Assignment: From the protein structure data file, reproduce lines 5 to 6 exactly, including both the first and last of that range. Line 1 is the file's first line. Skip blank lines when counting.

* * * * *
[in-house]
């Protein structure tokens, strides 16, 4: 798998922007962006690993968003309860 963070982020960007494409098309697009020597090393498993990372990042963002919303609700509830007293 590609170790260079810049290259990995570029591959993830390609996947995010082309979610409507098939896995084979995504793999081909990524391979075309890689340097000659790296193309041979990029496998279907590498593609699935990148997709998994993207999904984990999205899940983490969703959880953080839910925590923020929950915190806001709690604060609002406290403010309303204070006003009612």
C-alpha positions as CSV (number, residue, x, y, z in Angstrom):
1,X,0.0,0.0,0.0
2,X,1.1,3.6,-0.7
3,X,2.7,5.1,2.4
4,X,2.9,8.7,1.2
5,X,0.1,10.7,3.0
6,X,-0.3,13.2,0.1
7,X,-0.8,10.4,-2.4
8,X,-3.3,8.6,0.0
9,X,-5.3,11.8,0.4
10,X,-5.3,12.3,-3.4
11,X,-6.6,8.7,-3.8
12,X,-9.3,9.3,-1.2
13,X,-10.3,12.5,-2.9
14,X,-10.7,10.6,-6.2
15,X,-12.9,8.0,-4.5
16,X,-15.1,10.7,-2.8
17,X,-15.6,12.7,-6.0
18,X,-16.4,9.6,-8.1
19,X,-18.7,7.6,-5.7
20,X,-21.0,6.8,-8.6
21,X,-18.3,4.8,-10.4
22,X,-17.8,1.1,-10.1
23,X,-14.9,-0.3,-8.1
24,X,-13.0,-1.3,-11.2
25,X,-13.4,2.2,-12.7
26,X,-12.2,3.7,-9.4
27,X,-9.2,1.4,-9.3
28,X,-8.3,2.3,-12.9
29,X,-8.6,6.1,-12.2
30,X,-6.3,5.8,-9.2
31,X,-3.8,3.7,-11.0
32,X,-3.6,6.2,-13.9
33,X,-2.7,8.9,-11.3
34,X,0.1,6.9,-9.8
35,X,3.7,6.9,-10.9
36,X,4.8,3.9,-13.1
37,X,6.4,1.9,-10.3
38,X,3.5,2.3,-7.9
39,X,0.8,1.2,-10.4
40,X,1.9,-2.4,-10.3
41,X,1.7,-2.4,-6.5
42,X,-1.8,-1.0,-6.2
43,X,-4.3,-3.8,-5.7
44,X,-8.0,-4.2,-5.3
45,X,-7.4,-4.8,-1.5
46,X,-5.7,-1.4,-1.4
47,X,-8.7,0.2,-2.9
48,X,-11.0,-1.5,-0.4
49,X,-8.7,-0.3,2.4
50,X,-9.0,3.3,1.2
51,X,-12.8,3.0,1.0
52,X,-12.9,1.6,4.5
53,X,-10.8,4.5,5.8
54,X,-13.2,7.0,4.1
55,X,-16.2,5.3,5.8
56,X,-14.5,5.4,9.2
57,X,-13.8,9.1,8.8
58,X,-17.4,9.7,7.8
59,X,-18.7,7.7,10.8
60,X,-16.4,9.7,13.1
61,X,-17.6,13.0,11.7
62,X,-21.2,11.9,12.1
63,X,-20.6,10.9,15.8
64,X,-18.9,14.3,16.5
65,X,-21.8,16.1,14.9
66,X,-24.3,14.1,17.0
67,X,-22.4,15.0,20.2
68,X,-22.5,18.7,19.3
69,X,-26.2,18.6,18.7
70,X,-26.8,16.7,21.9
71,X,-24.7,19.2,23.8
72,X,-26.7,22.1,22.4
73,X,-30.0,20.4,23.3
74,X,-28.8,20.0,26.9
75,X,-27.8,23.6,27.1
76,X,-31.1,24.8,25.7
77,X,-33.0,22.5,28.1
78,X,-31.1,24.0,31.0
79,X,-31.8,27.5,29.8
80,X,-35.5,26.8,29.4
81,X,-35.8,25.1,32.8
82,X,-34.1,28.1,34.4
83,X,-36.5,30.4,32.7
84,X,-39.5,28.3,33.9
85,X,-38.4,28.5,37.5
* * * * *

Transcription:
2,X,1.1,3.6,-0.7
3,X,2.7,5.1,2.4